Lady Vol coach's legendary success only hinted at early on, former players say
When Pat Summitt goes after her record-breaking 880th victory tonight, no one will be cheering her on more than the former players who gave her the first 16 of those wins 30 years ago - and a coach whose team beat her in her debut.
"To have it be that the winningest coach is going to be a woman is going to be a great thing for the women's game," said Joy Scruggs, who was a senior guard on Summitt's first University of Tennessee team in 1974-75. "Every milestone reached, just as every barrier broken, just draws more attention to the women's game."
If Summitt wins tonight, she will surpass retired University of North Carolina men's coach Dean Smith's record.
"Many people may look at this and say (it's because) she started young and has the longevity," said Scruggs, who today is head women's basketball coach at Emory and Henry University in Virginia. "But this didn't happen just because she started at a young age. You have to credit her work ethic, and her willingness to be open to continue to grow and learn and change and evolve."
Summitt's beginning was good, but not spectacular.
When she was hired at UT, she was still Pat Head and fresh out of UT-Martin, where she had been a standout player. At UT she inherited a successful women's basketball program from Margaret Hutson. In three years, Hutson's "Volettes" had compiled a 60-18 record, including a 22-5 run her final year.
Summitt's career began on Dec. 7, 1974 with an 84-83 loss in the old Alumni Gym to a Mercer team led by two Sevierville natives, Myrle Huskey and Sybil Blalock. Mercer's coach was Peggy Collins, who later coached at Mississippi State.
"That game was nip and tuck, a real tooth-and-nail fight," recalled Collins, who today is director of training and standards for the Barstow County, Ga., Sheriff's Department. "I think the real reason we won is because Myrle and Sybil were determined not to get (in their home state)."
Summitt's next game was a win, on Jan. 10, 1975, in Alumni Gym over Middle Tennessee State University, 69-32. About 50 people were in attendance.
Her first-season record of 16 wins and 8 losses hinted at success to come, but not the level of success she has achieved or how much she has impacted the game and helped it grow.
Those early, tough wins came in an era of no scholarships and bare-bone budgets. Small schools competed successfully with larger ones. Teams traveled by station wagons or vans. State championship tournaments for colleges usually drew smaller crowds and less media attention than high school girl's basketball.
At 5 feet 10 inches, senior center Gail Dobson Ingram was the tallest player on Summitt's first team, and the captain. All were Tennesseans, and all but one was from East Tennessee towns such as Maryville, Cleveland and Ducktown.
"I didn't have any idea that she was going to have the impact that she has," said Ingram, who today teaches fourth grade at Dogwood Elementary School. "She was just a year older than some of us. And now, what she is about to accomplish is just a remarkable achievement. The more you think about it, the more impressive it is because she has done this by going out and playing all the best teams."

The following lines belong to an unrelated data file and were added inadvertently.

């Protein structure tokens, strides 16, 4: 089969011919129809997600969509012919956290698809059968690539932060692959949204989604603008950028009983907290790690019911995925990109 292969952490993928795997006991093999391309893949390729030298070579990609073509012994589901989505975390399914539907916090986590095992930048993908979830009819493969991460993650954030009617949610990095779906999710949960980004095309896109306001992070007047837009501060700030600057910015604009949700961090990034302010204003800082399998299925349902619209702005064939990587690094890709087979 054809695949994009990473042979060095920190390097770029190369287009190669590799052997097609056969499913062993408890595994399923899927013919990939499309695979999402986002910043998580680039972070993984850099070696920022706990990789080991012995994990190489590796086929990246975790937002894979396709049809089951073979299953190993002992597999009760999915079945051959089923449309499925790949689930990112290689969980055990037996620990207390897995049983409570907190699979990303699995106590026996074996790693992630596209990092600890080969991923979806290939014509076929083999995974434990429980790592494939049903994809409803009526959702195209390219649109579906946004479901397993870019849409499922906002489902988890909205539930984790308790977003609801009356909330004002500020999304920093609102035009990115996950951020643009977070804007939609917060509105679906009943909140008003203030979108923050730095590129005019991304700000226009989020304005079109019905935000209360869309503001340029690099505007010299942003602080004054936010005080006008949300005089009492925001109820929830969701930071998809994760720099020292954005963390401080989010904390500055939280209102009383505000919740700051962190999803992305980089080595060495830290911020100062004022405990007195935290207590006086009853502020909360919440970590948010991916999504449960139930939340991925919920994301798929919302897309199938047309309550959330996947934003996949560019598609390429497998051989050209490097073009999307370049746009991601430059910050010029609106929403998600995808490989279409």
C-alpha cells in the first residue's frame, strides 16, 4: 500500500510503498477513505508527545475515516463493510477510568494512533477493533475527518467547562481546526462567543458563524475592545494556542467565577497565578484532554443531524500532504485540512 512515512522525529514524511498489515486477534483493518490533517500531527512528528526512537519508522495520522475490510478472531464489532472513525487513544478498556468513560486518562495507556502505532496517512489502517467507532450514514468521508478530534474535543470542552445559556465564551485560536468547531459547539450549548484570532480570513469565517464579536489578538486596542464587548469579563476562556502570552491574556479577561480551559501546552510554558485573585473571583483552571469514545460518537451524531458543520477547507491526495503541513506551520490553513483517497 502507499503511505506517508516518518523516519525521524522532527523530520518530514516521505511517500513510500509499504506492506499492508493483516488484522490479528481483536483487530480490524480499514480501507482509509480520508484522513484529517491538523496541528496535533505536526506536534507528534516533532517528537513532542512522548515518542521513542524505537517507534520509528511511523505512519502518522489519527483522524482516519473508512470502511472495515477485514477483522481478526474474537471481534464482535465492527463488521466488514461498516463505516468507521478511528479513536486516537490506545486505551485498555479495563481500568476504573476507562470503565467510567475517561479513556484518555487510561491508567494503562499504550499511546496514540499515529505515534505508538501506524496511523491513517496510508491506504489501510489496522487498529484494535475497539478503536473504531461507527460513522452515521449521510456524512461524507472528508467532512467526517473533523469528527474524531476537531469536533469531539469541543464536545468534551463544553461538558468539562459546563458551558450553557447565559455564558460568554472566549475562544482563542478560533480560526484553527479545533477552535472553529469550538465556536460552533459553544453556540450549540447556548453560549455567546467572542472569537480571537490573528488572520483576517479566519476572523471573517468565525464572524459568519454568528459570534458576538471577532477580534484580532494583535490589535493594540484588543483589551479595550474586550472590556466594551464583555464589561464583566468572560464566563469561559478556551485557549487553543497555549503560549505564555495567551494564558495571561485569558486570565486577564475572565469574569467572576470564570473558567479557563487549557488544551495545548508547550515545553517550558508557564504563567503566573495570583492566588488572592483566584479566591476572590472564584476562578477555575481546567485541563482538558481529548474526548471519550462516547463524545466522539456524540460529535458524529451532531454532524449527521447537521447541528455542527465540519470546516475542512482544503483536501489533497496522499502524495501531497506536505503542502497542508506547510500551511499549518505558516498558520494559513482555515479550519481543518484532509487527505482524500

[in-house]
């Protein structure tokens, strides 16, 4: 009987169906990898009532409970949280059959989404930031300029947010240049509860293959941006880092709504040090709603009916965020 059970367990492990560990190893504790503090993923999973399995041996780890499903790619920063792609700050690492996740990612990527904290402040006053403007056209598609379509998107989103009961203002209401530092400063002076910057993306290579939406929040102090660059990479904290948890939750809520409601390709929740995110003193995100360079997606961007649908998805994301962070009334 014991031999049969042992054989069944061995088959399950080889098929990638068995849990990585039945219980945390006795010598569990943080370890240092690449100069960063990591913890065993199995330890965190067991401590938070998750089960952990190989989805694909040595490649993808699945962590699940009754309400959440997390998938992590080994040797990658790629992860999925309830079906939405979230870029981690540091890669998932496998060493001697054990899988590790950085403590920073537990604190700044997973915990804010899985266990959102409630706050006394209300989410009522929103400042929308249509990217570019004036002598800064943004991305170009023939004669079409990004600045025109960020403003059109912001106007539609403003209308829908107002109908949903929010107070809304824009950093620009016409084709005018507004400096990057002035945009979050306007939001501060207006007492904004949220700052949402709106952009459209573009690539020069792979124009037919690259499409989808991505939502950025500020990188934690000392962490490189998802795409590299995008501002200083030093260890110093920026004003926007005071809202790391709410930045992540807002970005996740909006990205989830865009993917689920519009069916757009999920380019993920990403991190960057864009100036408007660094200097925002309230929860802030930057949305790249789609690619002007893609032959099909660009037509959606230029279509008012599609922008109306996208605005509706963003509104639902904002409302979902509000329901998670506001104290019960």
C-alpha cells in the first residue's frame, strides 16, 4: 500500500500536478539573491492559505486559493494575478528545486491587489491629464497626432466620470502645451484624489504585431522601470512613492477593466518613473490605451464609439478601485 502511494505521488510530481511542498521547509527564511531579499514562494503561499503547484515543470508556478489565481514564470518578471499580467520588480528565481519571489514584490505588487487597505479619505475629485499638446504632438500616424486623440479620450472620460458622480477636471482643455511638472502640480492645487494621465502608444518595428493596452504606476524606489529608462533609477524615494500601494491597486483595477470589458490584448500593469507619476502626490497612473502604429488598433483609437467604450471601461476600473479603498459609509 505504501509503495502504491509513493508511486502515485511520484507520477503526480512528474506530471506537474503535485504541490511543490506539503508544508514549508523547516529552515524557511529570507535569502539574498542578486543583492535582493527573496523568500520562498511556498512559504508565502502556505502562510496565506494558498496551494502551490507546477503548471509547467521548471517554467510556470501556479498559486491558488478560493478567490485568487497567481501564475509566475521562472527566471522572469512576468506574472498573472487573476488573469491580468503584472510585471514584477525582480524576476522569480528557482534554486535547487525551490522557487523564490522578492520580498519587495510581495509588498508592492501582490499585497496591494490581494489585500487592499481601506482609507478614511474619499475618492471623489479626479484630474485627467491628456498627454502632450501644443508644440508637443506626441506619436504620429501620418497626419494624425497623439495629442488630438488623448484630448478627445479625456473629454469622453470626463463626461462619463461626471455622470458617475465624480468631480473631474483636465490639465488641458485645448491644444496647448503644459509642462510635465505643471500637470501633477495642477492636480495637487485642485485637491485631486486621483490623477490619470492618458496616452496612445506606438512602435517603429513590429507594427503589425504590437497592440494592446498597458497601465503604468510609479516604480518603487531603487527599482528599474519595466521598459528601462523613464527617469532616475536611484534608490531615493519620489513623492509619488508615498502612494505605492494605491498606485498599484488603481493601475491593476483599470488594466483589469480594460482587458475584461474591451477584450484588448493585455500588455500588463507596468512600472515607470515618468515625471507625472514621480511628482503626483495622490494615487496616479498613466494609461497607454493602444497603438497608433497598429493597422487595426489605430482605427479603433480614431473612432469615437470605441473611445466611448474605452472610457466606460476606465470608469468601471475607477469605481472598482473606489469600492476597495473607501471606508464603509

"This milestone she is about to reach is just phenomenal," said Collins. And there is no telling what's out there in the future for her."
Ingram agreed. "She's still young, she can coach another 20 years if she wants to."
Summitt is only 52.
Collins said coaches of women's basketball in its early days could only hope that some day the game would get recognition similar to the men's game.
"Pat has been one of those that has made it a reality," Collins said. "She is one of those people that come along once in a lifetime."
It may be hard for Summitt's fans of today to visualize what Diane Brady Fetzer, a senior guard on the 1974-75 team, remembers of that first game.
"I was jittery, and I remember Pat was kind of jittery, too," said Fetzer, who today teaches math at McMinn County High School. "In her pre-game talk to us, I could see a red flash kind of creeping up her neck and into her face."
Three more of Summitt's first-year losses came at the hands of Union College, a small Baptist school in Jackson, Tenn. Even those losses, the players said, reflect Summitt's traits of persistence and consistency. Each time UT played Union, the game was closer. The final game was decided by one point.
"She has stayed true to her principles," said Nancy Bowman Ladd, an administrator at the University of the South who was a senior guard on the 1974-75 team, "You can tell it has paid off when you look at her success with all of the different types of personalities of her players."
"From Day One, I thought this was a very special woman," said Suzanne Barbre Singleton, a freshman on Summitt's first team. "I knew Pat was going to have some impact on the game. I thought it would get to a certain point and not any farther. But it has gone far beyond what I expected."
Ingram said she remembers the practices more than the games - "especially having to run up and down those steps."
"Oh, she was very, very tough on us, and even back then, she had that stare," laughed Sue Thomas Martin, a sophomore forward on Summitt's first team. "But she was also very personable."
Many of that team's memories and stories about Summitt have nothing to do with basketball, scores or records.
"My mom died in 2000," Fetzer said. "When Pat heard about it, she called me. That was 25 years after I played for her."
That, Fetzer said, says more about Summitt than all of the games she has won.